« Assassination and Bankruptcy | Main | The Meaning of Bankrupt »

Reading the New FDIC/Bank of England Resolution Paper

posted by Stephen Lubben

Which is available here.  Slow going:



"The financial crisis that began in 2007...", failure to mention that the design began decade(s) earlier.

"These strategies have been designed to enable large and complex cross-border firms to be resolved without threatening financial stability and without putting public funds at risk.", (all)tangible public funds would not nor could have provided the resources necessary to prevent a TBTF from failing. It is creation of the intangible digital dollar by idiot financial genus that is perpetuating the world deeper into financial chaos. Not if, when.

Not quite following your marginalia but it seems you may be confusing the old holding company that goes into receivership, whose assets get valued and whose shares get wiped out, with the bridge holding company that is created to take over and operate the assets of the old co that went into receivership -- its capitalization seems to be what is wellcapitalized.

Hi Stephen
Your post provoked me to read the paper.
Would be interested to hear your thoughts on the below questions (which are not fully thought through, and I'm not an expert, so please ignore stupid points.)

Section 41: is it a good idea to put the former creditors rather than the authorities in charge of the bridge company so soon? Might those creditors not be other G-SIFIs which less-than-responsible agendae and management, and in any case unlikely to be aligned with the public benefit in a crisis environment? Even if they are required to take certain actions, they can delay and water-down.

Section 31: if creditors are frozen in, might lots of these not be other G-SIFIs needing to get back overnight and other very short-term lending to finance their own operations? I suppose the central bank would have to step in to provide liquidity, effectively putting the tax-payer on the hook again. And in the meanwhile, isn't there a danger that a big whole is left in the wholesale short-term credit markets by the G-SIFI's absence/reduced activity while the valuation process is ongoing, that could endanger the funding of other companies, unless the taxpayer steps up?

Section 42: "Required changes, including divestiture, may be influenced by the failed firm’s Title I resolution plan." Does this mean that if diverstiture isn't put in the resolution plan up front, then it will in practice be very difficult to move for diverstiture once resolution is in process? If so, then need to watch those plans (generated by the G-SIFIs themselves) like a hawk!

Section 46, 49: acknowledge the need to get judicial stays to prevent counter-parties running for the hills and that "Given cross-border considerations, it is important that stays on termination apply to both domestic and foreign operations of G-SIFIs. In certain cases, authorities cannot currently extend stays on termination to foreign operations. Supporting actions by host authorities may be required". Is this essentially putting a positive spin on the reality that until some far of future date when far more countries are signed up to this, the implementation of these plans is highly vulnerable to uncooperative stakeholders overseas. How big a weakness is this in practice?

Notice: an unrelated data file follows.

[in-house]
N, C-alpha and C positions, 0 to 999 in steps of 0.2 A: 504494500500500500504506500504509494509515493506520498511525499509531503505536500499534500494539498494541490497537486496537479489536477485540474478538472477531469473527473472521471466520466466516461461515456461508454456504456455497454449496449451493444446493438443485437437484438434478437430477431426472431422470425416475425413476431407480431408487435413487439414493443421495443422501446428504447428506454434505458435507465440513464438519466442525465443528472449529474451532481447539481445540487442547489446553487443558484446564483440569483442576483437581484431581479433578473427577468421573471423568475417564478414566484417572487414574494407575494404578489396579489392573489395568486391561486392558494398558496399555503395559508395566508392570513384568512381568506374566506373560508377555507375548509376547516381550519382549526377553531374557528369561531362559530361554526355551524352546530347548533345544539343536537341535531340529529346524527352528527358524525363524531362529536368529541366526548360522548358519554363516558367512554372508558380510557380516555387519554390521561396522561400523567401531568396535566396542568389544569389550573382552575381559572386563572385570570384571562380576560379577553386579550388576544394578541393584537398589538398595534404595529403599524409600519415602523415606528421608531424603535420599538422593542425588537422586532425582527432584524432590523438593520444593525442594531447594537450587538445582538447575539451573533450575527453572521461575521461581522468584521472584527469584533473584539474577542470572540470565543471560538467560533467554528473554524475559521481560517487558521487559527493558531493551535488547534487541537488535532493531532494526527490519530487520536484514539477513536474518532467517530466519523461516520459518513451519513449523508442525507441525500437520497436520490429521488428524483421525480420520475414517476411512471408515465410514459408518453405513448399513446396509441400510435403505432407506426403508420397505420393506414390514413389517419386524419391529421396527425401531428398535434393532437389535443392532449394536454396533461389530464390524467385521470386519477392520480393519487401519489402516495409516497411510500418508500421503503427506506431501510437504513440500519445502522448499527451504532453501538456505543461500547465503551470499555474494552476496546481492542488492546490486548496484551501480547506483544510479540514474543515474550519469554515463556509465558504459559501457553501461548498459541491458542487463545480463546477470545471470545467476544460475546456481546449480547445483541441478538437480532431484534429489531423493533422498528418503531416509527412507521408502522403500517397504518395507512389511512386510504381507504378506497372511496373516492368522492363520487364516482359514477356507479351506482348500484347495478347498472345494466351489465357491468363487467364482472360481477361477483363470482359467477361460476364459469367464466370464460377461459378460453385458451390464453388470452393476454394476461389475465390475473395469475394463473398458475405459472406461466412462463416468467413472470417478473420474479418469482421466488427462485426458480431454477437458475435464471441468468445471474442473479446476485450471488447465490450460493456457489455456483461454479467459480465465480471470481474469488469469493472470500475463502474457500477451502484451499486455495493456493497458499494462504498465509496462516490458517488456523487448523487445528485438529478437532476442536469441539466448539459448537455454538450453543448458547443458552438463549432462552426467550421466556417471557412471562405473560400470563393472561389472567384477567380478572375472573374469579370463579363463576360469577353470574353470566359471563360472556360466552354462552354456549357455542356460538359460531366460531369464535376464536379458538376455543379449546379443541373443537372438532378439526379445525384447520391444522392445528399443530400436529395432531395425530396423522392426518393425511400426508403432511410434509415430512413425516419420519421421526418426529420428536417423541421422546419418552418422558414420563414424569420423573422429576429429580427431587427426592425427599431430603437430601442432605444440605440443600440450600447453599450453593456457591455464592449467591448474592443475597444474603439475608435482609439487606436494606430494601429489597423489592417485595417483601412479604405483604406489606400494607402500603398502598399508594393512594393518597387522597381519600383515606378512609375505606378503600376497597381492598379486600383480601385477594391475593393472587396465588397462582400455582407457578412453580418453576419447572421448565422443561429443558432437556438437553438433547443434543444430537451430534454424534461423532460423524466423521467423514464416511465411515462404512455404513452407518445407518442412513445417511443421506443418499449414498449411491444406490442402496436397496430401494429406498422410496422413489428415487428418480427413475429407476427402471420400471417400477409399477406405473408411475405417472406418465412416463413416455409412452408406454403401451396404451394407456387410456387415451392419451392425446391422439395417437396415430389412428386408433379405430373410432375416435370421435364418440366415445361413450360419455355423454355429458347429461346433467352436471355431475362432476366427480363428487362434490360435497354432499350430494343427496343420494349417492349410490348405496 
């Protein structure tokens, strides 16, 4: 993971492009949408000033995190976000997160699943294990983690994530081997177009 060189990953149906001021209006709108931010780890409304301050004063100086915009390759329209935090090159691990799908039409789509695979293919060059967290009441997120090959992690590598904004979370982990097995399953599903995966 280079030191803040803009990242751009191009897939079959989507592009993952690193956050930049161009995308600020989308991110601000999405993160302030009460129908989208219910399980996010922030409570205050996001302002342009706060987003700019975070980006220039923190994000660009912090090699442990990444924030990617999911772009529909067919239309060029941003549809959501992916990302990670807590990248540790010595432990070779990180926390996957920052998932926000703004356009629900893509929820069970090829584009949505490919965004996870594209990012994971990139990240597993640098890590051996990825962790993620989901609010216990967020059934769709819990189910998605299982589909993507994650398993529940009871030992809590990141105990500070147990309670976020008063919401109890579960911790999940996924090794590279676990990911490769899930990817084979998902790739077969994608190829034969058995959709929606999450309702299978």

Section 47: good luck stopping a run from depositors. I doubt the authorities' communication will be persuasive enough in a crisis. Could this seriously undermine the resolution plan for G-SIFIs that get a large % of funding from retail deposits?

The valuation stage of the resolution process is going to take a while (thinking of Lehman bankruptcy!) especially it the firm failure is bought on my some new-fangled complex instrument.

Section 37, cites the importance of ring-fencing. So is this plan only as good as the ring fence (which no doubt the banks will find a way to game)?

The comments to this entry are closed.


Current Guests

Follow Us On Twitter

Like Us on Facebook

  • Like Us on Facebook

    By "Liking" us on Facebook, you will receive excerpts of our posts in your Facebook news feed. (If you change your mind, you can undo it later.) Note that this is different than "Liking" our Facebook page, although a "Like" in either place will get you Credit Slips post on your Facebook news feed.



  • As a public service, the University of Illinois College of Law operates Bankr-L, an e-mail list on which bankruptcy professionals can exchange information. Bankr-L is administered by one of the Credit Slips bloggers, Professor Robert M. Lawless of the University of Illinois. Although Bankr-L is a free service, membership is limited only to persons with a professional connection to the bankruptcy field (e.g., lawyer, accountant, academic, judge). To request a subscription on Bankr-L, click here to visit the page for the list and then click on the link for "Subscribe." After completing the information there, please also send an e-mail to Professor Lawless ([email protected]) with a short description of your professional connection to bankruptcy. A link to a URL with a professional bio or other identifying information would be great.